Nigeria

Nigeria is the largest oil producer in Africa and the eleventh largest producer of crude oil in the world. Nigeria's leaders have accomplished several important economic reforms since 2000, when new anti-corruption measures were put in place. Nigeria's National Assembly is currently reviewing a sweeping Petroleum Industry Bill, which would dramatically restructure the management of the country's oil industry in an effort to improve management, reduce corruption, and promote long-term development. Read a full profile of Nigeria.
December 4, 2017

The federal government has been implored to put all necessary mechanisms in place to hasten the cleanup of Ogoniland and other communities affected by oil and gas exploitation in line with the United Nations Environmental Protection (UNEP) report. This was the resolution at the Policy Roundtable organized by the Nigeria Natural Resource Charter (NNRC) in Port Harcourt, Rivers State.

March 26, 2013

In Precept 7 a major trade-off that arises when government seeks to foster domestic investment is whether to use revenues for current expenditure or invest them in the future. As a general principle, the Precept recommends for a substantial proportion of revenues to be saved, combined with moderate immediate consumption. The paper provides insights into the latter approach.The paper provides a case study of Nigeria’s oil sector, finding that it has a systematic and robust negative impact on growth via the effect upon institutional quality. Thus, the huge sums of revenue Nigeria gained have been either wasted or fallen pray to corruption. As a means of mitigating this problem the authors suggest that the government no longer manage oil revenues, rather these should be directly transferred to citizens, rendering Nigeria a ‘non-oil’ economy. Revenues for social expenditure would then have to be raised through taxation of citizens and companies. Such taxes would be less subject to corruption and create the right incentives for governance (also through creating a state-society revenue bargain). The paper also deals with practical considerations in applying such direct cash transfers:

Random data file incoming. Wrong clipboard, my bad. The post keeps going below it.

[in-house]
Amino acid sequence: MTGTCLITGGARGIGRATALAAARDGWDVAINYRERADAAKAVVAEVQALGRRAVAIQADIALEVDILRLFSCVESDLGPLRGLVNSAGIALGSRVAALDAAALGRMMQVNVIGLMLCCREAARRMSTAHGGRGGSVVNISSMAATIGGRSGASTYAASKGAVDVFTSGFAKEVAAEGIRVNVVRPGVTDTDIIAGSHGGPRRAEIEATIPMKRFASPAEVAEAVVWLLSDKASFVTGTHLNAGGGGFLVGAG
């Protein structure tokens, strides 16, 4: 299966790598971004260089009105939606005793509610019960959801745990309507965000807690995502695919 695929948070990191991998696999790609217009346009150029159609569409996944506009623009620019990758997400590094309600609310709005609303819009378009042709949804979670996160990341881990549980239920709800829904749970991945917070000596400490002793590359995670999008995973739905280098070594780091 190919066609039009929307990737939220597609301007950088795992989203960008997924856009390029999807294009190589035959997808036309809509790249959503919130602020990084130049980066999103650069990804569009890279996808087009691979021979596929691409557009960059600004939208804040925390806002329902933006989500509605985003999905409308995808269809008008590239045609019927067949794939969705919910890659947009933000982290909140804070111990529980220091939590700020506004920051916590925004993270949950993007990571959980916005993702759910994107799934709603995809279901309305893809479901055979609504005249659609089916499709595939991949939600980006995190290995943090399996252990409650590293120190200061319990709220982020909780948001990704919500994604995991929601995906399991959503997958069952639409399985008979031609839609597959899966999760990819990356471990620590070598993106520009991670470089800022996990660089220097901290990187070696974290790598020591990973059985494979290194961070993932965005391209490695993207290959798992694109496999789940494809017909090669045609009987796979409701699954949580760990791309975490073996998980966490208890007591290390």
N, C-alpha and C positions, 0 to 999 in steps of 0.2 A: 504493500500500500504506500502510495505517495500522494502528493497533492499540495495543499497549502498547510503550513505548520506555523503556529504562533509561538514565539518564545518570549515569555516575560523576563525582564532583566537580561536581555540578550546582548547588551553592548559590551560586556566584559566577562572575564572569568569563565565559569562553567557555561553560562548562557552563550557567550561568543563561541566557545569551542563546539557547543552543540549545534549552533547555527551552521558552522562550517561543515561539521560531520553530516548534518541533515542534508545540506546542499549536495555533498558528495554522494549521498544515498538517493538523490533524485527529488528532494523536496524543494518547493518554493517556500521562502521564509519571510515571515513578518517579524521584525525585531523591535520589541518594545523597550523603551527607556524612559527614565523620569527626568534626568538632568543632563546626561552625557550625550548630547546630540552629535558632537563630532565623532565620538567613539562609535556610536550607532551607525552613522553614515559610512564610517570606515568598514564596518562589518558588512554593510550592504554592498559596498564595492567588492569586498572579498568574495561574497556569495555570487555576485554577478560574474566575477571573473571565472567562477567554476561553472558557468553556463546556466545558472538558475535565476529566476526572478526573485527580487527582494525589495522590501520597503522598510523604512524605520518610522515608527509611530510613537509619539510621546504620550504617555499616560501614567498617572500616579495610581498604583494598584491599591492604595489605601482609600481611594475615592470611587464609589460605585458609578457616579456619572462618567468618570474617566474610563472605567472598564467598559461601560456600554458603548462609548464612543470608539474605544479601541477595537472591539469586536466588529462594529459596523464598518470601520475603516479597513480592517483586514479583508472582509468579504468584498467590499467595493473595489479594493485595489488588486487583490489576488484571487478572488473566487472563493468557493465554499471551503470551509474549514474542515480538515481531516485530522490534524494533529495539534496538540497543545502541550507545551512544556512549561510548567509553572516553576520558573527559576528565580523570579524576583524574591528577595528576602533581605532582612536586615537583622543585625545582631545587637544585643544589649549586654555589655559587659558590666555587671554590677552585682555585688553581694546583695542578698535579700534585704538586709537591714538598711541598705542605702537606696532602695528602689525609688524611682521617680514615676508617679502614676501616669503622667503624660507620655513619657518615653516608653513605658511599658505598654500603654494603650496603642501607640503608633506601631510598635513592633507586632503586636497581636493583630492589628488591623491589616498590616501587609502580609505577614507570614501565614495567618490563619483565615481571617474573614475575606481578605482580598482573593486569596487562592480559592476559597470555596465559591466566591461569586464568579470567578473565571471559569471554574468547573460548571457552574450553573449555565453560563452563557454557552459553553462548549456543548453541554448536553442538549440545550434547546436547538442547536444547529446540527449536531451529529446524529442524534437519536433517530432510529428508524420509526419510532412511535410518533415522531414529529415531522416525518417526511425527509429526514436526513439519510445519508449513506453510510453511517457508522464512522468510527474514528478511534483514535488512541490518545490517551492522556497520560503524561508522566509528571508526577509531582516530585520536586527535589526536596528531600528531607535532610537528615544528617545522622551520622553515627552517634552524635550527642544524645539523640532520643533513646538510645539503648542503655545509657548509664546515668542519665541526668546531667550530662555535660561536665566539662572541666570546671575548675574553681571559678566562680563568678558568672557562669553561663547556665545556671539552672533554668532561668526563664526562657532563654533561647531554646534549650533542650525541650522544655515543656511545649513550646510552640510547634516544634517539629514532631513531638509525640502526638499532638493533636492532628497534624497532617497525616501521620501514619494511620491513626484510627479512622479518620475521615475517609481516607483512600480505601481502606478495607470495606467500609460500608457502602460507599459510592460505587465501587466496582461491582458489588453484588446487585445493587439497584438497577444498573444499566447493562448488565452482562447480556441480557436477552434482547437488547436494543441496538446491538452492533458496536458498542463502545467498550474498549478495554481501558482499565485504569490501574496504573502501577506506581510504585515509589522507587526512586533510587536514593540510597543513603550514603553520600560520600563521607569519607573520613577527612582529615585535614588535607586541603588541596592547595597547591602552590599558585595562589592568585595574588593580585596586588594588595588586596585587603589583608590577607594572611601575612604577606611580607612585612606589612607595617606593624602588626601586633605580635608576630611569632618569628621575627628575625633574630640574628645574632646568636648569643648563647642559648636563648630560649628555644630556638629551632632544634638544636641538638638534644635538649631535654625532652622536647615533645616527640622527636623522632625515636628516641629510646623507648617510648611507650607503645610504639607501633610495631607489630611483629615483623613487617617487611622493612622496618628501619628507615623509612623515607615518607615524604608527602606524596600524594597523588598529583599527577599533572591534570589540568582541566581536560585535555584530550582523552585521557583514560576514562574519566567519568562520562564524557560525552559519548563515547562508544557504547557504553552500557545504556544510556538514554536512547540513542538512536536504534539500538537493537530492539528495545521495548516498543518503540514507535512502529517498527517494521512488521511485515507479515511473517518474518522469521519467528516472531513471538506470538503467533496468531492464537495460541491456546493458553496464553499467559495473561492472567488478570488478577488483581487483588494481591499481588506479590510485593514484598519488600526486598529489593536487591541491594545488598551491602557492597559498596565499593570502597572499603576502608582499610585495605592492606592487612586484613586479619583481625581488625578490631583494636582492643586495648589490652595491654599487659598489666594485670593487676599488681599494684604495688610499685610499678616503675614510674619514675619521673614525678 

• - Firstly, it is argued that due to the possibility of a fiscally induced fertility boom, revenues ought to be transferred to adults. Thereby the incentive to have children in order to receive those revenues is reduced.
  • - Secondly, as shocks of commodity market price volatility would be born by the citizens, rather than the government, the authors recommend for a fund to be established to manage revenue flows. However, the conditions that thwart sound fiscal policy are also likely to undermine the effectiveness of a fund (see Precept 8 for more detail).

Access the article here.

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